President Hichilema’s call to action for the Zambian and regional mining sector must be followed up with a concerted effort to improve the ... domestic operating environment and bring along regional partners if it is to succeed.
Oil then laid the groundwork for South Sudan’s secession. A landmark 2005 peace deal granted Juba half of the South’s oil revenues, pumping billions into the new semi-autonomous government.
But the sudden wealth gravely compromised the country’s stability. By 2013, only two years after independence, the elite scramble for South Sudan’s oil riches helped trigger a fresh war that may have killed 400,000 people while displacing millions.
Nowadays, despite a 2018 peace agreement and a government of national unity, Juba’s monopoly on oil revenue obstructs a broader political settlement the country desperately needs.
South Sudan’s leaders siphon off the bulk of the petrodollars, leaving much of the population starved of basic services and, in some parts of the country, on the brink of famine.
Pervasive corruption has become a huge source of frustration for donors, including the US, which allocates a billion dollars a year primarily to sustain humanitarian relief. South Sudan produces roughly 150,000 to 170,000 barrels a day. But because of the share owed to oil companies and fees paid to Sudan, it earns income from 45,000 barrels at most, according to the best estimates available. Little of that income reaches the national budget due to off-budget expenditures, undisclosed debt payments, and allocations to its opaque state oil company Nile Petroleum.
Those who still support South Sudan cannot ignore its rotten finances. Since oil underwrites the entire South Sudanese state, addressing the country’s deep troubles is impossible without a focus on its vanishing petrodollars. A first step in this direction is making the oil economy more transparent, not only in South Sudan, but also in Europe, host to many of the country’s commercial financiers.
Oil fuels tensions
Despite staggering poverty and underdevelopment, South Sudan qualified as a middle-income country at its birth thanks to its oil wealth. But instead of serving as a foundation for state-building, oil poisoned South Sudan’s politics. Before independence, rebel commanders enriched themselves through a mix of taxation, aid diversion, artisanal gold mining, deforestation, and outright looting. This culture of illicit self-dealing quickly came to resemble a free-for-all when the 2005 peace agreement unlocked billions of petrodollars.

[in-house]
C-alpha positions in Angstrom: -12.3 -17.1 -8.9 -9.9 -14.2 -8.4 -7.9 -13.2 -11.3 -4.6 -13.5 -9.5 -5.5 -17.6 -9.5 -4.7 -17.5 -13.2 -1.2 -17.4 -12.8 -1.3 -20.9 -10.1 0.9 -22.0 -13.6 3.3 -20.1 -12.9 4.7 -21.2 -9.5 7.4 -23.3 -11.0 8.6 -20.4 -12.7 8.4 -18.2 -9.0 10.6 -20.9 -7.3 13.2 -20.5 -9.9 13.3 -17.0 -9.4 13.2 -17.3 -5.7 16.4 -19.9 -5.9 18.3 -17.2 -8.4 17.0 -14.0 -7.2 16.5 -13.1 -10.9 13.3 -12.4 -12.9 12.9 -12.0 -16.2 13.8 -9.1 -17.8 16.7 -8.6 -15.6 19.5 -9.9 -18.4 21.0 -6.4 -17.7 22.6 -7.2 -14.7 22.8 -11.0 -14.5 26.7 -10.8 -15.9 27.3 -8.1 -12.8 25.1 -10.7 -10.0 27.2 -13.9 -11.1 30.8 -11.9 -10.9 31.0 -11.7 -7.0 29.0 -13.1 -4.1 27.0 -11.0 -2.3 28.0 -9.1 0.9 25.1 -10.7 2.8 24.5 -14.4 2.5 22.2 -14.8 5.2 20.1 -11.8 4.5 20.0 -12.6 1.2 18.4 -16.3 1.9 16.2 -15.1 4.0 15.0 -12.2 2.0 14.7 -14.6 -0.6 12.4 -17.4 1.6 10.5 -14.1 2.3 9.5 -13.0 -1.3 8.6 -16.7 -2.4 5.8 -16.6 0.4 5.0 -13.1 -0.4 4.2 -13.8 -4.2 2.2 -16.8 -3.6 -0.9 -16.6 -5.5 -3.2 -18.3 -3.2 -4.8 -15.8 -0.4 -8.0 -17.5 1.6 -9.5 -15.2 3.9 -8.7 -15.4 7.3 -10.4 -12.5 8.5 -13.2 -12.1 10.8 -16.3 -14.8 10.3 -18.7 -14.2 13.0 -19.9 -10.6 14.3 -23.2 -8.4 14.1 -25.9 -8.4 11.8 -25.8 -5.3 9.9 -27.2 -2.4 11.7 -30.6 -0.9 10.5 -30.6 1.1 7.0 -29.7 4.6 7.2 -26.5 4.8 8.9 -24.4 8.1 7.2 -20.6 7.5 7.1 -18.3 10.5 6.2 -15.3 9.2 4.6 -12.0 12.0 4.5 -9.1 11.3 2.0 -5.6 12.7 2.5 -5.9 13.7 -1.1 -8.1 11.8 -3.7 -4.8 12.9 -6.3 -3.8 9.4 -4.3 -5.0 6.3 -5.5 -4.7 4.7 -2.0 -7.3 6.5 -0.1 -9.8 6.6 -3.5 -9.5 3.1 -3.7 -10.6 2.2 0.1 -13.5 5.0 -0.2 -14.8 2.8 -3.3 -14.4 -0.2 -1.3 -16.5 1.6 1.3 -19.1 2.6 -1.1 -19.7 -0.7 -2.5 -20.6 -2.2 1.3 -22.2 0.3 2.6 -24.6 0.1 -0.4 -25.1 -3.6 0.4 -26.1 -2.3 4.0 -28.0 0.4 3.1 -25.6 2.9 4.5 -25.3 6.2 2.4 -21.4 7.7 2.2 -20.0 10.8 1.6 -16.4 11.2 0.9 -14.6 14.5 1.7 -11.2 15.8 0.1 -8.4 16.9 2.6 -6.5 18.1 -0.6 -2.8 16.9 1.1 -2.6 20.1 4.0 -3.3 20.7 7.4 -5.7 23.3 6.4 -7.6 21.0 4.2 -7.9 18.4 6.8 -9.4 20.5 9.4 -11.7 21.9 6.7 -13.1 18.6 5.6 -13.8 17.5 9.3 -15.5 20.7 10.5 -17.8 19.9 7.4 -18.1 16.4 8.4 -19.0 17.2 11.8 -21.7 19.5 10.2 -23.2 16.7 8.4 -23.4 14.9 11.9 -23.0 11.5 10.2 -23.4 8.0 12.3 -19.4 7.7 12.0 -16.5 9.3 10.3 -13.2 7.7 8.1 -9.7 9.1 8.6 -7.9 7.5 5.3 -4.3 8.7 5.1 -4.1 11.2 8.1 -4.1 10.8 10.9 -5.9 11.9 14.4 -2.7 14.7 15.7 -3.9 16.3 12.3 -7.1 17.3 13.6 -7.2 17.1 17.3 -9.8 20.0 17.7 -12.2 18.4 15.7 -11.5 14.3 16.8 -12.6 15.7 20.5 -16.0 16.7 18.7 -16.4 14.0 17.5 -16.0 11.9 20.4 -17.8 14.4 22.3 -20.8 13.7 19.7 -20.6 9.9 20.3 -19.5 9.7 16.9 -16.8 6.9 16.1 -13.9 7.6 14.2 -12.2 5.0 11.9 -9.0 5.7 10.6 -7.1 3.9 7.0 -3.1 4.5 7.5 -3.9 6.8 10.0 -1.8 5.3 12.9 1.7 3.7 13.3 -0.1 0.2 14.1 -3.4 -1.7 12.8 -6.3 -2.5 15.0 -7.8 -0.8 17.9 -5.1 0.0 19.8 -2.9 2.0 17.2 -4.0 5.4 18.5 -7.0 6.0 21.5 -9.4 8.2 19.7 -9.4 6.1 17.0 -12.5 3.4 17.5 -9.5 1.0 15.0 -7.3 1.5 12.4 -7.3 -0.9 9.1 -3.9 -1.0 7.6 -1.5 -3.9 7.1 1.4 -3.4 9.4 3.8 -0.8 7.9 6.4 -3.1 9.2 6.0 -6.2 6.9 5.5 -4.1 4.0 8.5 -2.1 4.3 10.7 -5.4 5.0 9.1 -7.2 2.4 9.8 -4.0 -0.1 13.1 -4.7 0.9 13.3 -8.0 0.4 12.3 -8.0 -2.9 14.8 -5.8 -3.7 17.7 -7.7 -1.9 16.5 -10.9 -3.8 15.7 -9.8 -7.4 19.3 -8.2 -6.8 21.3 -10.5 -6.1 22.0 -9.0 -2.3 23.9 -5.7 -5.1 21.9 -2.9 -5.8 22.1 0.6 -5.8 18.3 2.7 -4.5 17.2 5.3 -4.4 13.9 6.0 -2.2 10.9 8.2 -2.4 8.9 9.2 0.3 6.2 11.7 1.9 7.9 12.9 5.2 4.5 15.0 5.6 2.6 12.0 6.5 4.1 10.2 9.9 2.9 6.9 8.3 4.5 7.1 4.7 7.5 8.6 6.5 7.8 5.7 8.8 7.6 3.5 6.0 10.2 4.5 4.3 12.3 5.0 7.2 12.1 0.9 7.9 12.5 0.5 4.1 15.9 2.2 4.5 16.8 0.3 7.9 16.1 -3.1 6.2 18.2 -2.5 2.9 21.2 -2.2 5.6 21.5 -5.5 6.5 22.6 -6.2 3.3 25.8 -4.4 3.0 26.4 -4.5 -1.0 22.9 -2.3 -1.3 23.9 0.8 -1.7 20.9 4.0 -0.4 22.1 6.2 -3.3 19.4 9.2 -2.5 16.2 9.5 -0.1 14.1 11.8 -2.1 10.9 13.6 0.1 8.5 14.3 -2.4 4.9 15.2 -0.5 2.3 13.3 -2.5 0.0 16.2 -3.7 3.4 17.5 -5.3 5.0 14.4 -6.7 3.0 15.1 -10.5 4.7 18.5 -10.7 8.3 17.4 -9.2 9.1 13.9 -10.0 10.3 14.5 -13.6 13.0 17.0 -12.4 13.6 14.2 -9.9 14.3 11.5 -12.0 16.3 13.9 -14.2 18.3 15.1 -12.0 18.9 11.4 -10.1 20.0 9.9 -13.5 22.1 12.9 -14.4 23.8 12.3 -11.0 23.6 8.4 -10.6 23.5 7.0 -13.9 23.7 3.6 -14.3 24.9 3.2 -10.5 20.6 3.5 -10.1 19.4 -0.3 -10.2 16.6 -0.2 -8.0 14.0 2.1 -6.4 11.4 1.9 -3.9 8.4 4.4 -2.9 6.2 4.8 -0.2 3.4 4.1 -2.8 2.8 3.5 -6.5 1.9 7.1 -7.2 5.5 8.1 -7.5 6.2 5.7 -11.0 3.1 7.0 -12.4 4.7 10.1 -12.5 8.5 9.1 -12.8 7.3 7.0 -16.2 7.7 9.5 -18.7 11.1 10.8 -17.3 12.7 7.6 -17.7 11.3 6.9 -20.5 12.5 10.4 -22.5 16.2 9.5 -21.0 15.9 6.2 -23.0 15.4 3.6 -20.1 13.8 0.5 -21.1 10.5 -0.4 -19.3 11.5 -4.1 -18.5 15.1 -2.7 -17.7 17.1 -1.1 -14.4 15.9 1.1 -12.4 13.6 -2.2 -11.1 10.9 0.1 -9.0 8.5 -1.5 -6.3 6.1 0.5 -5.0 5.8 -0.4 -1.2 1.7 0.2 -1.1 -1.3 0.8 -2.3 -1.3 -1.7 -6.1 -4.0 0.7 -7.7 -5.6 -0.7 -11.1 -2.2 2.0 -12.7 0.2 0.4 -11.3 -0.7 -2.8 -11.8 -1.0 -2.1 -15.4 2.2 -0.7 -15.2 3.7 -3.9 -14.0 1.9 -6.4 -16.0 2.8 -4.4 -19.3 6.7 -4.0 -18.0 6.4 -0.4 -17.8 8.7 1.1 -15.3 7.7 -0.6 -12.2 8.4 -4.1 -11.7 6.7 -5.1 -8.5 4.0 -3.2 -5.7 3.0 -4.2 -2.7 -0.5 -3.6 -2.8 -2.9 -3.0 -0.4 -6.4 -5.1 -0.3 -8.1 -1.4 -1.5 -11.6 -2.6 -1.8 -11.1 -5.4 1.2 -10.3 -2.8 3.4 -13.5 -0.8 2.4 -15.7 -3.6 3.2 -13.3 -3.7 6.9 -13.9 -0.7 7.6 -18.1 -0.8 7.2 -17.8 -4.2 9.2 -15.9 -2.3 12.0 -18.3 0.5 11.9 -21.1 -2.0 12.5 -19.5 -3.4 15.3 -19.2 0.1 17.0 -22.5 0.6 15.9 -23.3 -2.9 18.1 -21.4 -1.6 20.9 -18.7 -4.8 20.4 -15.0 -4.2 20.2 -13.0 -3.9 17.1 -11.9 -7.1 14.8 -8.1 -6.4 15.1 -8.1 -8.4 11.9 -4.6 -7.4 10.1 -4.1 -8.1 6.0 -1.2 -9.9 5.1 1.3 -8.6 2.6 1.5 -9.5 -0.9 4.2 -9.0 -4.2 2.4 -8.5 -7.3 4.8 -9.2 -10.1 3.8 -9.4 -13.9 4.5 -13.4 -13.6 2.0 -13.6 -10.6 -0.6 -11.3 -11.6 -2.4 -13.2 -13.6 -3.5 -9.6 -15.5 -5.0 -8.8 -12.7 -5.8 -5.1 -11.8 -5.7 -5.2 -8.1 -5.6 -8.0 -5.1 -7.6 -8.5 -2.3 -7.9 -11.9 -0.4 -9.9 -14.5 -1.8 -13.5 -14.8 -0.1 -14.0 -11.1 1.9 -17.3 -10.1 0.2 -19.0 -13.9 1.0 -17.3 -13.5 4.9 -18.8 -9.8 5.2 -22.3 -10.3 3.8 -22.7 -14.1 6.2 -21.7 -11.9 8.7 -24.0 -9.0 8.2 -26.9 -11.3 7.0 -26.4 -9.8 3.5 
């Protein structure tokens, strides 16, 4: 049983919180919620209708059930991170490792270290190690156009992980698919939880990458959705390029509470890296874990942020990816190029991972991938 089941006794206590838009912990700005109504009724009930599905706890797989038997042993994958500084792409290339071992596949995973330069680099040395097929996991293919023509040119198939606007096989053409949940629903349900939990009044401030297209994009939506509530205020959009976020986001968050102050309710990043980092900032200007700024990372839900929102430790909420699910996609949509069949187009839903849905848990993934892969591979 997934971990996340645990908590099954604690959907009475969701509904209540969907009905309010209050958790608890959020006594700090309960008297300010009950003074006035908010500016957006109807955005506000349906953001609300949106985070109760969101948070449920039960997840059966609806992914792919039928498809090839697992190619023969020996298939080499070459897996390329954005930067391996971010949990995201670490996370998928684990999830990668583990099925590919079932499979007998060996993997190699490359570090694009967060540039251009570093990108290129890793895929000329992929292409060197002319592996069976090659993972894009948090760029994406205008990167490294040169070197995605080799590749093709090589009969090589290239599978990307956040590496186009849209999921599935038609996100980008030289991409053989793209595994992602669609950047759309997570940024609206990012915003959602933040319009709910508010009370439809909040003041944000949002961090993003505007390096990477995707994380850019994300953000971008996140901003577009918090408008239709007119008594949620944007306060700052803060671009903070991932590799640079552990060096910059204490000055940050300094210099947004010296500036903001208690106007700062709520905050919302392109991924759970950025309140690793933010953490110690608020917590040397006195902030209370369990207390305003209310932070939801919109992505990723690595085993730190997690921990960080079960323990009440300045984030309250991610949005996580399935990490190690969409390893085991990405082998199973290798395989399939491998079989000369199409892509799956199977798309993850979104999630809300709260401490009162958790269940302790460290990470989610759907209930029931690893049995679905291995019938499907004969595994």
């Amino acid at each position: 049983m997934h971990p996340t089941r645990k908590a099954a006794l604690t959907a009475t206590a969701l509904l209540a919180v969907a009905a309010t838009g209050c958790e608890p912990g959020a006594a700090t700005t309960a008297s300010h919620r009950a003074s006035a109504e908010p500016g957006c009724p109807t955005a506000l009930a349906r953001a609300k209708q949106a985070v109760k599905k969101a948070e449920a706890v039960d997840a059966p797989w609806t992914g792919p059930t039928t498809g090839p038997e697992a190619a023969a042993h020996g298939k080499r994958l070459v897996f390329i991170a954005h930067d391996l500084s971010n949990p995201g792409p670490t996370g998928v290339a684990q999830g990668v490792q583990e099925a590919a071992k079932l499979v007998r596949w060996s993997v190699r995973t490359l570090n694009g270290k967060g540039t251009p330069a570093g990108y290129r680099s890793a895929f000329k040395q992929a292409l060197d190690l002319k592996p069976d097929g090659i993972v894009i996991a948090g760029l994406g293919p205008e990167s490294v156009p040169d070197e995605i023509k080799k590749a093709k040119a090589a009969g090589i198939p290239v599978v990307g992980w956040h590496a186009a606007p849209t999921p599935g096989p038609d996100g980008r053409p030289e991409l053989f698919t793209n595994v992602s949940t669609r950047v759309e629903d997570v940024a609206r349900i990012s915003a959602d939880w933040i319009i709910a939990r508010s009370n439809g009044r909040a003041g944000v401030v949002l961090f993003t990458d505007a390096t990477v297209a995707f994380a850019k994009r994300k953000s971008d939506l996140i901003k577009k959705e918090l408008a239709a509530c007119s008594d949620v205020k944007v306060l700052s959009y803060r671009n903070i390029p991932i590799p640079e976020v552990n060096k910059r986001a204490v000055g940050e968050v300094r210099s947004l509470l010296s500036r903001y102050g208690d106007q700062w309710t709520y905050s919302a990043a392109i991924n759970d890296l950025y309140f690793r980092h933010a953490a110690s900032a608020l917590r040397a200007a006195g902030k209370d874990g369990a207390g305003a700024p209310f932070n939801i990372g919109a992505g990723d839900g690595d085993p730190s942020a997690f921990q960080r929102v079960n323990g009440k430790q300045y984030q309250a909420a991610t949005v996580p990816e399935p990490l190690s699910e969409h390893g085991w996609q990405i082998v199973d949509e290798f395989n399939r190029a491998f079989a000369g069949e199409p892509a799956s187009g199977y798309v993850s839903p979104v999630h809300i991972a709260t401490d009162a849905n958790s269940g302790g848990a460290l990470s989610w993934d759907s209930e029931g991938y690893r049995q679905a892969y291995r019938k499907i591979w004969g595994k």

After independence, oil money papered over the South’s ethno-political divisions until President Salva Kiir moved to consolidate power, tightening his grip on oil funds in the process. Only two years after secession, a leadership struggle between Kiir and internal challengers, led by his main opponent Riek Machar, burst into a civil war that drained state coffers, with oil production decreasing because of the conflict.
The article continues below
Get your free PDF: Top 200 banks 2019
The race to transform
Complete the form and download, for free, the highlights from The Africa Report’s Exclusive Ranking of Africa’s top 200 banks from last year. Get your free PDF by completing the following form
To stay afloat, South Sudan turned to a handful of commodity traders to purchase future deliveries of oil, including Swiss-Singaporean Trafigura, which bought South Sudan’s oil through secretive pre-payment arrangements. These high-interest cash advances worked like the petrostate equivalent of a payday loan scheme, piling up debt while hiding South Sudan’s finances ever further from sight.
Back to the books
South Sudan’s future would appear less bleak if the countries that foot the bill to alleviate the country’s humanitarian disaster focused on making sure Juba accounts for its oil revenue.
Donors should make a concerted effort to push Juba to comply with existing laws and provisions in the 2018 peace agreement to ensure that oil proceeds are paid into a single public oil revenue account. One source of leverage is through the IMF, which has given South Sudan $550m in the past year but with few strings attached. The IMF should condition future disbursements on the exclusive use of the public oil account.
Outside pressure on Juba should be supplemented with pressure on South Sudan’s financiers. European governments should urge trading companies with a strong corporate presence in Europe to disclose their payments to South Sudan and demand the funds be deposited into the official oil account.
They should also consider drafting regulations requiring commodity firms under their jurisdiction to certify compliance with South Sudan’s law. This could work. Following engagement by the UN Panel of Experts on South Sudan, Glencore has disclosed purchasing $950m of South Sudanese oil since 2018. Additional leverage could come from widening the regulatory net to the commodity firms’ insurers and bankers, many of which are also in Europe.
Declining output and global decarbonisation mean that South Sudan will not be in the oil business forever, and given the trouble it has caused there, the transition may provide as much opportunity as risk. Still, bringing the oil money back onto the books of the national budget could at least give the South Sudanese a chance to reset their bloody politics now, not when the oil pumps stop.
Understand Africa's tomorrow... today
We believe that Africa is poorly represented, and badly under-estimated. Beyond the vast opportunity manifest in African markets, we highlight people who make a difference; leaders turning the tide, youth driving change, and an indefatigable business community. That is what we believe will change the continent, and that is what we report on. With hard-hitting investigations, innovative analysis and deep dives into countries and sectors, The Africa Report delivers the insight you need.View subscription options